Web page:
As stated in the “The Family:  A Proclamation to the World,” marriage is ordained of God.  Obviously marriage and family are key to Heavenly Father’s plan.

There is much emphasis in the church for members to strive for temple marriage, and I think this is as it should be.  But, from my limited experiece and observations,  I believe that for many of us, over time, our focus on marriage often shifts to other aspects of life.

Good and important things such as careers, education, children, and callings require our time and efforts, but if we are not mindful, I believe these and other activities can easily replace the time and effort that we once dedicated to our marriage.  Without proper nourishment, our marriages that were once alive and thriving can then begin to wither and atrophy.

It is not surprising to me and is even some comfort that one of the church’s emphasis, especially in recent years, has been to simplify our lives, to focus on the family, and to choose wisely our activities so that we can invest our time and energy where it is most important- our family.  In a future post (or posts) I hope to discuss other related principles such as agency, accountability, and stewardship.

As an individual, I strive to continue learning, growing, and progressing.  I believe this growth process is also critical for couples- that husband and wife not only support one another in their individual interests and pursuits but also that they work together as a couple to strengthen their relationship.

I realize that I tend to be too idealistic, but here are some traits that I believe define a celestial marriage:

  • The marriage consists of equal partners.  In my opinion, this is more than just sharing tasks.  To me, this also means that husband and wife are “equally yoked” within the marriage itself- that the marriage relationship has similar importance to each spouse, and both partners demonstrate that the marriage is a high priority for them.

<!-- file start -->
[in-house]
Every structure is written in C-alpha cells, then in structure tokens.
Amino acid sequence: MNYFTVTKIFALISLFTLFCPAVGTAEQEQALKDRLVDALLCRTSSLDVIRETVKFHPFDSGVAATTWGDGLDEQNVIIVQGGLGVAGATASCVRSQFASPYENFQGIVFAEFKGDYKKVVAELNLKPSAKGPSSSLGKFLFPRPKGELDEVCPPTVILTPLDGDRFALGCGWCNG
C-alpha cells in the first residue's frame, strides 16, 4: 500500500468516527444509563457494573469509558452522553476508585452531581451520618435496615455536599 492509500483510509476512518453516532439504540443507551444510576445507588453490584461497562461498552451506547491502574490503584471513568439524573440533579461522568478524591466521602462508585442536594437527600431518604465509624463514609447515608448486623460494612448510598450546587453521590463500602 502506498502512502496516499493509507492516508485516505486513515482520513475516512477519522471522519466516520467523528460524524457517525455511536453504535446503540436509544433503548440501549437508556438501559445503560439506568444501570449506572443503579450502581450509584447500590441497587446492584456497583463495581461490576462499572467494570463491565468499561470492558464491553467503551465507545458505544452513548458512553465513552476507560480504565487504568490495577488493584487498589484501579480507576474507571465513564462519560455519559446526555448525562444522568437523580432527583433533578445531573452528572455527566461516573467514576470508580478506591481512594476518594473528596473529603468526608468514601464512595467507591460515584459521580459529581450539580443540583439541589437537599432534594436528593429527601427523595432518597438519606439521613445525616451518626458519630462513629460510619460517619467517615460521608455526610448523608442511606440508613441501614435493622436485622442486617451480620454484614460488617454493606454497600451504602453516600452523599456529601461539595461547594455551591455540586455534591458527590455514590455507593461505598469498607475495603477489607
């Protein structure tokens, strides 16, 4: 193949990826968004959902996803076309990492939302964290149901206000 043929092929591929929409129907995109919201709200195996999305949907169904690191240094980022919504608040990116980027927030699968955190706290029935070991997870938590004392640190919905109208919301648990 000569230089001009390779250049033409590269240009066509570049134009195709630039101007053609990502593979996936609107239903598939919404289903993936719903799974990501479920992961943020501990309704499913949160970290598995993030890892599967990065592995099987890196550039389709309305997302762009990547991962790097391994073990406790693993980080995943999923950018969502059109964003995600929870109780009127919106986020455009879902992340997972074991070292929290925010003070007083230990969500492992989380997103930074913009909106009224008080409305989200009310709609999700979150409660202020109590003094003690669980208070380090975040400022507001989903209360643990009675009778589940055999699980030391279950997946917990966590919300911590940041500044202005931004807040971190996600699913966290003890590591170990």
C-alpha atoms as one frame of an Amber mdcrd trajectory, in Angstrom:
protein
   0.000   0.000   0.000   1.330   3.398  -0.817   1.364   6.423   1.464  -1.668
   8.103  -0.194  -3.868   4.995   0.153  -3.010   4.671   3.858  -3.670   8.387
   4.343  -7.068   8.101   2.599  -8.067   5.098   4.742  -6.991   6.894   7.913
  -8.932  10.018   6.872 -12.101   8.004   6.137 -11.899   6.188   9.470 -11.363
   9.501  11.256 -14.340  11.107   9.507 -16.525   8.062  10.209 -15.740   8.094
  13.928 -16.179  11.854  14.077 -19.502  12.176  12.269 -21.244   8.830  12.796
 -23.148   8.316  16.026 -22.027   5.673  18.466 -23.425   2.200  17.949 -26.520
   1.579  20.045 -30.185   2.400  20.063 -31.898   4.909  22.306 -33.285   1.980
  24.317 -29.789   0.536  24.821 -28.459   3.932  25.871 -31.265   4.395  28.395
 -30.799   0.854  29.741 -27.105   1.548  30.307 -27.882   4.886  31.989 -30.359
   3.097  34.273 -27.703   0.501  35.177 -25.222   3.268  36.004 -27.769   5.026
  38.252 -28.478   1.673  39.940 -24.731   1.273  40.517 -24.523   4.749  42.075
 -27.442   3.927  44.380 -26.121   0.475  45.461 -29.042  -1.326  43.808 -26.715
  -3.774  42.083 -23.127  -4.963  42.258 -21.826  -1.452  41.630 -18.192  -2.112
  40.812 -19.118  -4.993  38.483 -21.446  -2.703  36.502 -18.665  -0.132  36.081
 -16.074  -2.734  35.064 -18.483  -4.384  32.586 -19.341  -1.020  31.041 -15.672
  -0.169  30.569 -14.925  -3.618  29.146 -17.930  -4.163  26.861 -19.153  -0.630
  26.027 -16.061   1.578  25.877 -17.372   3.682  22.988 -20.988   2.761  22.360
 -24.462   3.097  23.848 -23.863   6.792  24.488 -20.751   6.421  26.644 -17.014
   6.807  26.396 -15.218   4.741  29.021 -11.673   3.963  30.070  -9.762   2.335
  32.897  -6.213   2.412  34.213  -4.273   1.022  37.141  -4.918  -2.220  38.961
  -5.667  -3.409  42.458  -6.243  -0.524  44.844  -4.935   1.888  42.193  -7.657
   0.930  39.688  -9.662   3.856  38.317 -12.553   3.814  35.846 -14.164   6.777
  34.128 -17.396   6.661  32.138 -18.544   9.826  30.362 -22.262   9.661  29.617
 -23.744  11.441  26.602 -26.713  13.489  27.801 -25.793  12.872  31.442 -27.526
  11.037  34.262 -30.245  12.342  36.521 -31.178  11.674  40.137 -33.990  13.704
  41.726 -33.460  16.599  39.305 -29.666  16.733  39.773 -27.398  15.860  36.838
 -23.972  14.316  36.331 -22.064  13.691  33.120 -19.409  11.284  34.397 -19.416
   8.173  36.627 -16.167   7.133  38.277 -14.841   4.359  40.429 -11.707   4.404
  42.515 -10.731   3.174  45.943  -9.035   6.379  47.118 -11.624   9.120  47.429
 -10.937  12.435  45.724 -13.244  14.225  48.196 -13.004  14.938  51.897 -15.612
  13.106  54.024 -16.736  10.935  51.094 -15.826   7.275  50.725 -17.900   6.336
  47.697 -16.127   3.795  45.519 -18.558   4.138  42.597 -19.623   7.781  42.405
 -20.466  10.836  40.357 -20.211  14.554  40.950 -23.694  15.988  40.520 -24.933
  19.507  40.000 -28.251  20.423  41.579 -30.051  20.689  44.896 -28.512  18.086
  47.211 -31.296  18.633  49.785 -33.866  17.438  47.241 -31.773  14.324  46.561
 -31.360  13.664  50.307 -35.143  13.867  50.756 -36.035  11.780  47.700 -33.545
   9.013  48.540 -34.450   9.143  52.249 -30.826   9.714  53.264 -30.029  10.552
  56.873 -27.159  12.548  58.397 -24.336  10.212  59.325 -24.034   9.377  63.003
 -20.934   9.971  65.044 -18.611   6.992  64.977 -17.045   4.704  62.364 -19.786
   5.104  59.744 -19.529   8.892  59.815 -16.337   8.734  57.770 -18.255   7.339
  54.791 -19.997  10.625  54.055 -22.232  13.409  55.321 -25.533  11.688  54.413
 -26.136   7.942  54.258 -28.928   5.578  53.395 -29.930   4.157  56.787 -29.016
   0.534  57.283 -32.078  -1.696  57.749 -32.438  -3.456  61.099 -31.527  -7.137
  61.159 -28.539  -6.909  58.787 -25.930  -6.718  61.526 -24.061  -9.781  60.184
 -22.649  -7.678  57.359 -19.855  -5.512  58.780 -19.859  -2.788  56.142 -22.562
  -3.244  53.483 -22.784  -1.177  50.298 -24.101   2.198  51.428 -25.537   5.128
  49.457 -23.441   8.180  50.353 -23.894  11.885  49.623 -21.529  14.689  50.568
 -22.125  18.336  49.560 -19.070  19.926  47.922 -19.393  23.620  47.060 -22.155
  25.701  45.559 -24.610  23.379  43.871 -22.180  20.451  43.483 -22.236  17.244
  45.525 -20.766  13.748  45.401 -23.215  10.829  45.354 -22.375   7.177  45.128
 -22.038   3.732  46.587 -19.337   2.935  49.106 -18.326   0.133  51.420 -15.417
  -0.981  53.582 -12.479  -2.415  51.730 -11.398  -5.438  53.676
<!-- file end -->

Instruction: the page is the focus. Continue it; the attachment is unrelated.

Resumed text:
• Similar to being equal partners in marriage is the concept of interdependence.  Each spouse realizes that alone he or she is incomplete and that only together can they really be whole and perfected.  Each spouse has a healthy dependence on the other; neither spouse is more important than the other.  Elder and Sister Hafen’s article here describes these first two concepts much better than I can.
  • Partners in celestial marriages think and act in terms of “win/win.”  They seek for compromises that are mutually beneficial.  Both focus more on what they can give or do for their partner than on what they can receive from their partner.

There are obviously many other characteristics of celestial marriage, but in essence, I believe the common denominator is the synergy that results from both partners making the relationship a high priority in their lives.

For the few (if any) that may read this, I’m interested in your thoughts- how do you view marriage, what do you do to strengthen your relationship amidst the many other demands on your time, etc.?

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